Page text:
Lewis J. Selznick had joined the new wave of movie industry powerhouses: D.W. Griffith, Adolph Zukor, Jesse L. Lasky, Cecil B. DeMille, Samual Goldwyn, William Fox, Thomas Ince, Mack Sennett, Harry Aitkin, and others.  A new wave of high-priced stars was on the horizon: Mary Pickford, Douglas Fairbanks, Charles Chaplin, Buster Keaton, Lon Chaney, Norma Talmadge, Gloria Swanson, Clara Kimball Young.  Demand made stars, which made high salaries, which made high priced tickets.  No longer would a nickel get you in.  Fifteen cents to twenty-five cents.  For the biggest stars in the biggest pictures, you might even pay a couple of bucks.

Selznick joins with...Zukor?

As radical as Selznick was at what he was doing, Adolph Zukor was equally as radical with his business style.  Selznick accumulated lights and stars.  Zukor accumulated companies, studios, and star contracts...and power.  Not because he wanted stuff, but because of the power it represented, the control he gained, the profits it represented.  While most early moguls made emotional decisions (including Selznick) Zukor was quite cold and calculating in his decision making.  Having things only made sense if they could help move him forward in the accumulation of power and control.

By the late teens, Zukor had six companies and brands, and five studios (four large West Coast plants, and the largest on the East Coast).  But more importantly, he controlled the biggest stars and directors in the business-the ones who brought in the most in ticket sales and commanded the highest ticket prices.  His had become the largest organization in the business.

The rest of the industry looked at Zukor and his ruthless style with suspicion and derision.  He didn't care who he had to step on to achieve his goals.  His ego was as big as Selznick's.  But where Selznick operated in the face of the industry, Zukor preferred to remain in the background and operate with stealth and anonymity.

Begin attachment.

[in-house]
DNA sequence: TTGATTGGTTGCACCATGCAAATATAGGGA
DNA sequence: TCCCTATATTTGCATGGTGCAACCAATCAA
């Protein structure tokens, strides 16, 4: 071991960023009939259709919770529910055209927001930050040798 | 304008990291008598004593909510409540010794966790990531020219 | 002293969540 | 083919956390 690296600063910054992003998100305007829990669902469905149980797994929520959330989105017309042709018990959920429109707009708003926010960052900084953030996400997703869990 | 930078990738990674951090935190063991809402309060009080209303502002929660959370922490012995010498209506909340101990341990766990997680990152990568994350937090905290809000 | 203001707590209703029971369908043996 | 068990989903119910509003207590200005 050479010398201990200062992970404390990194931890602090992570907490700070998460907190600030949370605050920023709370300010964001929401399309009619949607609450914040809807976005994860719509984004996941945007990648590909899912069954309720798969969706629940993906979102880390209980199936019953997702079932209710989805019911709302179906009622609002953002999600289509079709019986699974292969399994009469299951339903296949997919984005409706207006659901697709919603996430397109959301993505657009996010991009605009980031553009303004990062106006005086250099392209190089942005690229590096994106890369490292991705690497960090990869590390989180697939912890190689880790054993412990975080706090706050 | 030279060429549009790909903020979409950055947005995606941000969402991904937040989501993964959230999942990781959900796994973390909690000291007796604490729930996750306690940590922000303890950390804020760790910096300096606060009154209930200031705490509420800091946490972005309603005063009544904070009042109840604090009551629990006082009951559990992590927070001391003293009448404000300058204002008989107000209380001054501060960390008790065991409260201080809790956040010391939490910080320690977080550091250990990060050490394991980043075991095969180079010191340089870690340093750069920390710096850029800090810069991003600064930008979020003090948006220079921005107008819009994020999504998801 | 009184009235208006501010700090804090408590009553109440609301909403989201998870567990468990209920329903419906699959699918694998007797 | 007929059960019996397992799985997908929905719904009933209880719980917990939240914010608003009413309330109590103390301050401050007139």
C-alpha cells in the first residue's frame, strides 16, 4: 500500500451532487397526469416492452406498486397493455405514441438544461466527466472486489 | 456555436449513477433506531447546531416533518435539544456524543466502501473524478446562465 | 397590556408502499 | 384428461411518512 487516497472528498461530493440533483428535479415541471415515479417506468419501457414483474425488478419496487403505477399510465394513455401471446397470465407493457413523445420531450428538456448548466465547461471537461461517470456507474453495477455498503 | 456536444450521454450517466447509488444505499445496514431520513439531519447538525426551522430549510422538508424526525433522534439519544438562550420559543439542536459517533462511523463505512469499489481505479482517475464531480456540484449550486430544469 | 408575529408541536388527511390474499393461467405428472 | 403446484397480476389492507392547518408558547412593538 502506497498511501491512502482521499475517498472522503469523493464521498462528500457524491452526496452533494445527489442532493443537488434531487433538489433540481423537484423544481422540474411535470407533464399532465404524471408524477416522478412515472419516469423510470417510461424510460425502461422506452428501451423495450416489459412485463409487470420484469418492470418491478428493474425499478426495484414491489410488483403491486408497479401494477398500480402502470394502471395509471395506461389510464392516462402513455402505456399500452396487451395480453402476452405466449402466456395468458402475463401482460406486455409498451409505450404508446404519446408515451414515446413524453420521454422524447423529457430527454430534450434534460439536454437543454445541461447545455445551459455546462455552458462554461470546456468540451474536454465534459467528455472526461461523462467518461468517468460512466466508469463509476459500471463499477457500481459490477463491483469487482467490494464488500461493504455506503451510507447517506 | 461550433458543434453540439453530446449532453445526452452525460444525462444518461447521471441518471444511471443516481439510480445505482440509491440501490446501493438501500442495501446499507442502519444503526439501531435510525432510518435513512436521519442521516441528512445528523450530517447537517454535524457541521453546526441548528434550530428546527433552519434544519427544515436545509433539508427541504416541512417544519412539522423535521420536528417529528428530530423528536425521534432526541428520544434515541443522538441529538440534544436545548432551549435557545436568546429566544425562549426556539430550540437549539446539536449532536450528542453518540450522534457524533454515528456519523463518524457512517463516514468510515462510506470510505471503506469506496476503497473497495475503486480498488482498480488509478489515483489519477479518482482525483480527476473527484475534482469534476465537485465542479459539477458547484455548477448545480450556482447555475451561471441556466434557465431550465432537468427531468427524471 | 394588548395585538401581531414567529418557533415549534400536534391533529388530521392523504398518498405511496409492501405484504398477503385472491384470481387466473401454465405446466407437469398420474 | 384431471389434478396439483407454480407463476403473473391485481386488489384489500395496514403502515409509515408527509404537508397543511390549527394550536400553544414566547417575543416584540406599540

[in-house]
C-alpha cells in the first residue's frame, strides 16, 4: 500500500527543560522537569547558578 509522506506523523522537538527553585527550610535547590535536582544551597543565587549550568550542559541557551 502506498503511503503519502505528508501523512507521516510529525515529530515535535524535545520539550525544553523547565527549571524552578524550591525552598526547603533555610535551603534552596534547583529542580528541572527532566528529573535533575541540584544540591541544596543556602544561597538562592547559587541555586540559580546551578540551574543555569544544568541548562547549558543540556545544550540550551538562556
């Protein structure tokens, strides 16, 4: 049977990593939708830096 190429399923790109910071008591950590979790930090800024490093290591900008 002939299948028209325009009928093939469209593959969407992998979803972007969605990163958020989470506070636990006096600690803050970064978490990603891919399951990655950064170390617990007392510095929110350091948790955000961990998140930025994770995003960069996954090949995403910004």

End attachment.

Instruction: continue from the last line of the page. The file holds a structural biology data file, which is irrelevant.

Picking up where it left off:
Selznick and Zukor fiercely disliked one another.  While Selznick never missed an opportunity to jab any of his competitors, he preferred poking a finger at Zukor, in private or, more often, in the press.  No one was safe from Selznick'sttacks, but he was a particular thorn in Zukor's side.

So it took the industry by surprise when in August of 1917 it was announced in the press that Zukor and Selznick had combined forces.  Zukor offered Selznick a cool half-million for a 50 percent stake in his Selznick Pictures. Zukor lured in Selznick with a promise of peace and prosperity, and a settlement of the war.  Selznick would remain as President of the company.   As for L.J., he thought he finally had a piece of the Zukor empire.  He thought he had Selznicked Zukor.

Select Pictures Corp. 

After the allure of the money wore off and Selznick had a chance to think about it, he realized what Zukor had done. Lewis J. Selznick did not own a piece of the Zukor empire. No.  Selznick's operation was not merged in with the Zukor family of companies.  Instead, Zukor owned half of Selznick's little company, operated separately from all the rest.  AND...Selznick had lost the line thing that separated him from all the other movie moguls and motivated him to work hard.  The Selznick name was no longer to be on any advertising, on any building, on any film produced under the Select banner.  Instead, the name of the company was changed to Select Pictures. Select Pictures was to be above the picture's title, not Selznick.  His name would no longer be in public, in lights.  He lost his leverage, he lost his fame.  He feared nobody would remember who he was.

Adding insult to injury, Zukor did not let Selznick set up the new concern at the large state-of-the-art Famous Players-Lasky lot on Vine St., but at the much smaller auxiliary studio a few miles away.

The Whale ate Jonah. Selznick got Zukored.

For two painful years, from 1918-1920, Lewis J. Selznick shot Select Pictures on the Zukor's Pallas Pictures lot in Los Angeles, though Selznick himself remained New York-based.   In spite of these things, Selznick prospered financially, the combined movie geniuses of Selznick and Zukor led to success for both.  L.J. Selznick was, for this period of his career, a Hollywood producer.